Text: H.R.1630 — 111th Congress (2009-2010)All Information (Except Text)

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Introduced in House (03/19/2009)


111th CONGRESS
1st Session
H. R. 1630


To amend the Radiation Exposure Compensation Act to include the Territory of Guam in the list of affected areas with respect to which claims relating to atmospheric nuclear testing shall be allowed, and for other purposes.


IN THE HOUSE OF REPRESENTATIVES

March 19, 2009

Ms. Bordallo introduced the following bill; which was referred to the Committee on the Judiciary


A BILL

To amend the Radiation Exposure Compensation Act to include the Territory of Guam in the list of affected areas with respect to which claims relating to atmospheric nuclear testing shall be allowed, and for other purposes.

Be it enacted by the Senate and House of Representatives of the United States of America in Congress assembled,

SECTION 1. Definition of affected area to include additional downwind area exposed to ionizing radiation (nuclear fallout).

Section 4(b)(1) of the Radiation Exposure Compensation Act (42 U.S.C. 2210 note) is amended—

(1) by striking “and” at the end of subparagraph (B); and

(2) by adding at the end the following:

    “(D) the Territory of Guam; and”.

SEC. 2. Findings.

Congress finds the following:

(1) The United States conducted testing of atomic nuclear weapons on Enewetak and Bikini Atolls in the Marshall Islands, from 1946 to 1962. A total of sixty-seven (67) atomic and thermonuclear bombs were detonated which resulted in fallout across a wide area in the Pacific.

(2) The Atomic Energy Commission detonated sixty-seven (67) nuclear devices with a total yield of one hundred eight thousand four hundred ninety-two point two (108,492.2) kilotons in or around the Marshall Islands.

(3) There were at least ten (10) detonations that had a yield necessary of five (5) to ten (10) megatons to project material from the center of the explosion to the height of between twelve (12) to fifty-five (55) miles into the jet-stream.

(4) On October 31, 1952 (GMT), the first true H-Bomb, Ivy Mike was detonated at Elugelab (“Flora”) Island, Enewetak Atoll. The 10.4 megaton device was the fourth largest device ever tested by the United States. The mushroom cloud climbed to 57,000 feet in only 90 seconds entering the stratosphere. One minute later it reached 108,000 feet, eventually stabilizing at a ceiling of 120,000 feet. Half an hour after the test, the mushroom stretched sixty (60) miles across, with the base of the mushroom head joining the stem at 45,000 feet.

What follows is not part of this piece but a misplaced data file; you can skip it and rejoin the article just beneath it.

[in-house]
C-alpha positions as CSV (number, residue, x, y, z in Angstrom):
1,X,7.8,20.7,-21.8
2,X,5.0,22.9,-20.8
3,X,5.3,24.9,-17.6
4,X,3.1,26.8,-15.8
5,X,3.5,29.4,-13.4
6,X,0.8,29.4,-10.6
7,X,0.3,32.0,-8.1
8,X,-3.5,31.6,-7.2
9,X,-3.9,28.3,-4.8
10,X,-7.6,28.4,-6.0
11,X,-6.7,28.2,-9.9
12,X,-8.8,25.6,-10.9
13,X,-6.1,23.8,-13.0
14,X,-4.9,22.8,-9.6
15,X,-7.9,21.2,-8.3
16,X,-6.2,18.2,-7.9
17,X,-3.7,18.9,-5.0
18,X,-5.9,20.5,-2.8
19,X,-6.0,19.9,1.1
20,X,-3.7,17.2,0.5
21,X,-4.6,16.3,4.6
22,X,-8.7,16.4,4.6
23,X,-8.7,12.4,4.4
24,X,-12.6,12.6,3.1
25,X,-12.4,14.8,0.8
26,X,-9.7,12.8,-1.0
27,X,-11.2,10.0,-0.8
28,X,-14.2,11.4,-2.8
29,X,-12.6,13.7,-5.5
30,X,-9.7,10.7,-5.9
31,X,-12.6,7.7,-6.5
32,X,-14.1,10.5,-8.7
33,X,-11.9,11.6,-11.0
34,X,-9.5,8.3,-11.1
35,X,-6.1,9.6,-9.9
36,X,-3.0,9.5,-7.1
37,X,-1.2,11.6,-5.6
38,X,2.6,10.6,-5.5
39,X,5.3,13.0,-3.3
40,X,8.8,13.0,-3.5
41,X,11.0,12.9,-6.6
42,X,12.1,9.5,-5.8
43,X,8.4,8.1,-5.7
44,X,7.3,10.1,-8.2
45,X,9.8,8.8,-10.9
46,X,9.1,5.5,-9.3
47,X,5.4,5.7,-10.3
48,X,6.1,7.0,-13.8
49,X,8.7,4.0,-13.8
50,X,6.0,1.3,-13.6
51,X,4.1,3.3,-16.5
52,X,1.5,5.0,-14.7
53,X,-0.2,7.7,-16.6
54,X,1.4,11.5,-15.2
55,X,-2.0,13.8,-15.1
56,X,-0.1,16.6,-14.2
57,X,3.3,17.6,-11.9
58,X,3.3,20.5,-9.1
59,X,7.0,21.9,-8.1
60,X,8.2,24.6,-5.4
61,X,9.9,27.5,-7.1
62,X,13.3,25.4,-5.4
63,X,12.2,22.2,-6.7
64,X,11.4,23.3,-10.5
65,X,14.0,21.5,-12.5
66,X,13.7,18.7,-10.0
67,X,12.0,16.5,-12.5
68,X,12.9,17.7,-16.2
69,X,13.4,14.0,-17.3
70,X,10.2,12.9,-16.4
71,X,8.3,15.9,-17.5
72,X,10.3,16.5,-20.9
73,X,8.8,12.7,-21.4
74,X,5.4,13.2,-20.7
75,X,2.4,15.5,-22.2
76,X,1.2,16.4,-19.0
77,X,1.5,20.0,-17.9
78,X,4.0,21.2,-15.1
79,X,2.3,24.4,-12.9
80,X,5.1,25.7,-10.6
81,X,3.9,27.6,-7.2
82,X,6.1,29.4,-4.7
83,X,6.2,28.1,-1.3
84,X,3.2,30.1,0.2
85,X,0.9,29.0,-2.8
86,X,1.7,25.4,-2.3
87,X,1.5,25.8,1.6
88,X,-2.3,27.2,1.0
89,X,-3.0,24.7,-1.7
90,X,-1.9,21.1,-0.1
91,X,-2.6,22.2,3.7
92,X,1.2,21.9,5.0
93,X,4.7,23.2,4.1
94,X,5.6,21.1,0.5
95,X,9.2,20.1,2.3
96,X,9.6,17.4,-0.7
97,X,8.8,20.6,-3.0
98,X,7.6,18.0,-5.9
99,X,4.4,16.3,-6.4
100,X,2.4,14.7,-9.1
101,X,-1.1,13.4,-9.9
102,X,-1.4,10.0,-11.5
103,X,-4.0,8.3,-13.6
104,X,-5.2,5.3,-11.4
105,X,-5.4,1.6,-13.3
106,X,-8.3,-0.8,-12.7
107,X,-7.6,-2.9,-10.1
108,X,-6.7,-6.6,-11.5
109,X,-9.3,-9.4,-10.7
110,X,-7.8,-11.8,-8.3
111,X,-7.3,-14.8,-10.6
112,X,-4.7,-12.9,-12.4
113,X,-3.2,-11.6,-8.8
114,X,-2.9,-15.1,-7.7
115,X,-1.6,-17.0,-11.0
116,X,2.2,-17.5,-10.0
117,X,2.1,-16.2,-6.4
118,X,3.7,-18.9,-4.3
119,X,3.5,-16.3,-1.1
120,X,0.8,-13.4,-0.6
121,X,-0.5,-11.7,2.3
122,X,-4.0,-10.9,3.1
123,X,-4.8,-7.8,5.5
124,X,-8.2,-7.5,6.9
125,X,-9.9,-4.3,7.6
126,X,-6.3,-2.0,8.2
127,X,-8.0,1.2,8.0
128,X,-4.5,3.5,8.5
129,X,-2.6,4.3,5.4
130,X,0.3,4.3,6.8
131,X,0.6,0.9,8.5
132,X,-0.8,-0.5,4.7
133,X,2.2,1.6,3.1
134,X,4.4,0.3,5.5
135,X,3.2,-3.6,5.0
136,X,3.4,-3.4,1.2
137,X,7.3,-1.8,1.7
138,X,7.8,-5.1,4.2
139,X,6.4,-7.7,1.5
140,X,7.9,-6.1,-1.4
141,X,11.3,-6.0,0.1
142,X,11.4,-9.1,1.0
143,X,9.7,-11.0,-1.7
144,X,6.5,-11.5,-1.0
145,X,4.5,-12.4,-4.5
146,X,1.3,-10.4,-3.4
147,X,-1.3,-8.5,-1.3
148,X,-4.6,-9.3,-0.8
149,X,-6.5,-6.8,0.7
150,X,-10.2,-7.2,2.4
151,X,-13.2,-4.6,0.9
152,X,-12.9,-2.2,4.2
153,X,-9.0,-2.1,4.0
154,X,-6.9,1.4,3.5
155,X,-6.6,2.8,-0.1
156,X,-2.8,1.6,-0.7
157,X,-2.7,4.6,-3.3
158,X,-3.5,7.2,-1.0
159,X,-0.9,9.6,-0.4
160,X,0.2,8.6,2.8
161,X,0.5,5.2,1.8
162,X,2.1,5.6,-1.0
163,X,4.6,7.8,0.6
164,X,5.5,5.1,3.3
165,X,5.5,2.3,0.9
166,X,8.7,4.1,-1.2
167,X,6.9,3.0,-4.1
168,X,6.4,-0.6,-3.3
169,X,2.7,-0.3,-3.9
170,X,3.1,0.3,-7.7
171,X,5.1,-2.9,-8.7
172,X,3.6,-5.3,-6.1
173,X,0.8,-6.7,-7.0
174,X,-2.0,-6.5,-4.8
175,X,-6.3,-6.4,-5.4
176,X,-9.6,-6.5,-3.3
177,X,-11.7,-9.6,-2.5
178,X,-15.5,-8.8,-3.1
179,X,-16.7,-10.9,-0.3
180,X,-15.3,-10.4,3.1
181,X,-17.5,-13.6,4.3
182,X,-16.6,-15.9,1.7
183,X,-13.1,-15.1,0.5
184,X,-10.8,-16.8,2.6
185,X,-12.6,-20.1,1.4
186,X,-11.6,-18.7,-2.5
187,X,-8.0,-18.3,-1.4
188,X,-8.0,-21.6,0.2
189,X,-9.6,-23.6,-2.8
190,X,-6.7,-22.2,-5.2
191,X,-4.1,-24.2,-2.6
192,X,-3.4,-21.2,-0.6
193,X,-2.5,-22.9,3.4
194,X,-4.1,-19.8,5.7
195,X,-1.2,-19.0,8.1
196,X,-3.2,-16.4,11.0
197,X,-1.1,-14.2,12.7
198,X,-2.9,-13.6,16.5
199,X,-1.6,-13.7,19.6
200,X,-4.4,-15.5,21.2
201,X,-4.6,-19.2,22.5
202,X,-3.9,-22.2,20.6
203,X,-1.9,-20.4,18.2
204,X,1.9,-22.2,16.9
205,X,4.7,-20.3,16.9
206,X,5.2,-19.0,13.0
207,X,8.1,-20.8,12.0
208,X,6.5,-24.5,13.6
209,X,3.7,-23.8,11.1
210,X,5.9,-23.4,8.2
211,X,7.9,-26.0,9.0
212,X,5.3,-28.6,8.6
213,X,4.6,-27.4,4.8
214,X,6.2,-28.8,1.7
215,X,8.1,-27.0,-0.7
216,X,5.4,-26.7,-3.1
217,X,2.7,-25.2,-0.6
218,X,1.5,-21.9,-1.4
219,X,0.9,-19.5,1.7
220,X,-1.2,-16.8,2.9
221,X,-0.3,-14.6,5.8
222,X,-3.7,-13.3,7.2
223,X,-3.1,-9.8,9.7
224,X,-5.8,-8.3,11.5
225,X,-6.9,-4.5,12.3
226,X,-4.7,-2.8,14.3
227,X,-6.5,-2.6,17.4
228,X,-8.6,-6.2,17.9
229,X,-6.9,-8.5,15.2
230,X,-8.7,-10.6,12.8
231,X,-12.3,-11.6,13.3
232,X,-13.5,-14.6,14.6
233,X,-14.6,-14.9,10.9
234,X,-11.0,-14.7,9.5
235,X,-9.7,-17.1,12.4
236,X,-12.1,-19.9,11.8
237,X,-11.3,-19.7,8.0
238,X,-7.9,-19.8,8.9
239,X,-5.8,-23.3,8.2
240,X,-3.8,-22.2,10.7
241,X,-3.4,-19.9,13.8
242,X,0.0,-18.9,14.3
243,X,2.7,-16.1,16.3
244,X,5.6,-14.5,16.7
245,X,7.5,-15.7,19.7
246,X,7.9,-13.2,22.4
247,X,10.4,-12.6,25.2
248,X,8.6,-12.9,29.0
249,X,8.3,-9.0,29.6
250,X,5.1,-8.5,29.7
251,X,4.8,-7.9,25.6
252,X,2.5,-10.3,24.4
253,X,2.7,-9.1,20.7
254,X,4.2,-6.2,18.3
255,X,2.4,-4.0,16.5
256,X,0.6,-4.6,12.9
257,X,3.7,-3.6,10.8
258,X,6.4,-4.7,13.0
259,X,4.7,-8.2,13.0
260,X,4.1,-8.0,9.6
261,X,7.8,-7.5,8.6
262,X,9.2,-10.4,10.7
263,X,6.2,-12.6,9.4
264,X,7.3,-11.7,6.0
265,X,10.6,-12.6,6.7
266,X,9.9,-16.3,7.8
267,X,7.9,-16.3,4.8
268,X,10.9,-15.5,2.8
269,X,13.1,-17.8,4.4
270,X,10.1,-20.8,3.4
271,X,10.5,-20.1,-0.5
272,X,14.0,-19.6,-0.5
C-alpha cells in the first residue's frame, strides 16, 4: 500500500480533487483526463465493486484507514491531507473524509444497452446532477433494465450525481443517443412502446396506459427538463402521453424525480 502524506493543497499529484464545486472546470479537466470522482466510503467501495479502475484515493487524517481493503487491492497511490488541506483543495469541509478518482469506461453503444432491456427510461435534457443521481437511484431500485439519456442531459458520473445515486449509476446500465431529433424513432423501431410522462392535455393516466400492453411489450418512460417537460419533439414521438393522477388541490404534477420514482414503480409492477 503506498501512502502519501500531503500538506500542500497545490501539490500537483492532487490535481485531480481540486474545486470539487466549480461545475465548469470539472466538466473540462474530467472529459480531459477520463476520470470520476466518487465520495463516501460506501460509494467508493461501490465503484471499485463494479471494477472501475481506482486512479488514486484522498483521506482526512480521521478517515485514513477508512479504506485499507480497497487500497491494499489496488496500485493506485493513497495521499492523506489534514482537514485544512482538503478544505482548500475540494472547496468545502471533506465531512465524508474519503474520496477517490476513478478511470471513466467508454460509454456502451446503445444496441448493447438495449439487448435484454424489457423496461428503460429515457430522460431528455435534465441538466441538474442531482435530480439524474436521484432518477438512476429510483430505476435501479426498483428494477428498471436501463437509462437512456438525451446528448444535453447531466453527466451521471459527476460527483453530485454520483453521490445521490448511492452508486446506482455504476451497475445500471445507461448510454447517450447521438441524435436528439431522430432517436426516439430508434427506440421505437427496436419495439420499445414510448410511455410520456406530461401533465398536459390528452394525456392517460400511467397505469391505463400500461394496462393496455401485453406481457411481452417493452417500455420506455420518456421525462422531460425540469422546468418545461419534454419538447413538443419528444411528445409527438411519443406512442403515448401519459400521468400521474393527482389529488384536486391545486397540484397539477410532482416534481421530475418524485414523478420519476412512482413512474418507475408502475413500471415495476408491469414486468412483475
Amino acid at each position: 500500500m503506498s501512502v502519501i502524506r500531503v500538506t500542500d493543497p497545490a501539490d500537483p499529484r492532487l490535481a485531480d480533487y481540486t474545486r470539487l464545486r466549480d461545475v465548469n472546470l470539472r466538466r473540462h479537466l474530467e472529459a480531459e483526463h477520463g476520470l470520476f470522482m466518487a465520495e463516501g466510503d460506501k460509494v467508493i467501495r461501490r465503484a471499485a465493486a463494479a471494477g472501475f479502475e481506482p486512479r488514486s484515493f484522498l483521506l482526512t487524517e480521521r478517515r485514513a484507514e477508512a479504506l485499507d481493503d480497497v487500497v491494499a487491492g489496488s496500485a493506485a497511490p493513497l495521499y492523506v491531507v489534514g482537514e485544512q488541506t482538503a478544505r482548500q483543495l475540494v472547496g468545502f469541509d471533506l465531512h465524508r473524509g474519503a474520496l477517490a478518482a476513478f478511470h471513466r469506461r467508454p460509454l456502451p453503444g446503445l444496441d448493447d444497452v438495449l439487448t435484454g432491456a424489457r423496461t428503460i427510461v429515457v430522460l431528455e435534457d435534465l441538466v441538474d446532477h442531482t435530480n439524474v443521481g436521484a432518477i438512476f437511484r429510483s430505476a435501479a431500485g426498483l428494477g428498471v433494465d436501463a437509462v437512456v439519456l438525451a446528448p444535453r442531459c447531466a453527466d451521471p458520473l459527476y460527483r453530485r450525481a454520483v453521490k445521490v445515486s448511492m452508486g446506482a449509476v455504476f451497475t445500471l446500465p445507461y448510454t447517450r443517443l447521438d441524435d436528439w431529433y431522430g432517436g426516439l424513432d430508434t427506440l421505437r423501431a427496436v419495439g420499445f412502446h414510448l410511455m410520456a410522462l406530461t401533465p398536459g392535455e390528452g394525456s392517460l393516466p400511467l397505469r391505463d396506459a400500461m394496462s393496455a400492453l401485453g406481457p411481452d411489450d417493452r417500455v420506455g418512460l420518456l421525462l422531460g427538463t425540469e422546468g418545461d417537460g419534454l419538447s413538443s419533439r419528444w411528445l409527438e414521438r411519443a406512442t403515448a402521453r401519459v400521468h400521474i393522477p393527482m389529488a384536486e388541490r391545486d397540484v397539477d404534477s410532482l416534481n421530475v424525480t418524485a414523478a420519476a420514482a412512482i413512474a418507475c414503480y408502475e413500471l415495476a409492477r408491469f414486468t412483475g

(5) On April 27, 2005, the National Research Council of the National Academies submitted to Congress a report on the Assessment of the Scientific Information for the Radiation Exposure Screening and Education Program.

(6) The National Research Council stated in their report on “ADDITIONAL POPULATIONS ENVIRONMENTALLY AT RISK FOR RADIATION EXPOSURE”, Nuclear Testing: Downwinders and Onsite Participants, that the Committee to Assess the Scientific Information for the Radiation Exposure Screening and Education Program reviewed the locations where nuclear-weapons tests were performed, and that “The current RECA downwinder population is concentrated in the area around the NTS, and the 1997 NCI 131 I report (NCI, 1997) dealt with emissions from the NTS. In RECA, Congress found that fallout from atmospheric nuclear tests exposed people to radiation that is presumed to have caused an excess of cancer and that this risk was borne by these people to serve the national security interests of the United States. The United States has conducted nuclear-weapons tests in areas other than NTS, and populations exposed to fallout from these tests may also be considered as possible candidates for RECA compensation, if Congress so chooses. The tests in question include the Trinity test near Alamogordo, New Mexico, and the Pacific tests. Onsite participants in the tests are already included under RECA, but RECA coverage may be extended to the downwinder populations in those areas. Over the last several years, there has been a concern about the health effects associated with radioactive fallout that reached Guam during the testing of nuclear weapons in Micronesia. The Pacific Association for Radiation Survivors was formed. In 2002, a blue ribbon panel, authorized by the Government of Guam, submitted the Committee Action Report on Radioactive Contamination in Guam between 1946 and 1958.”.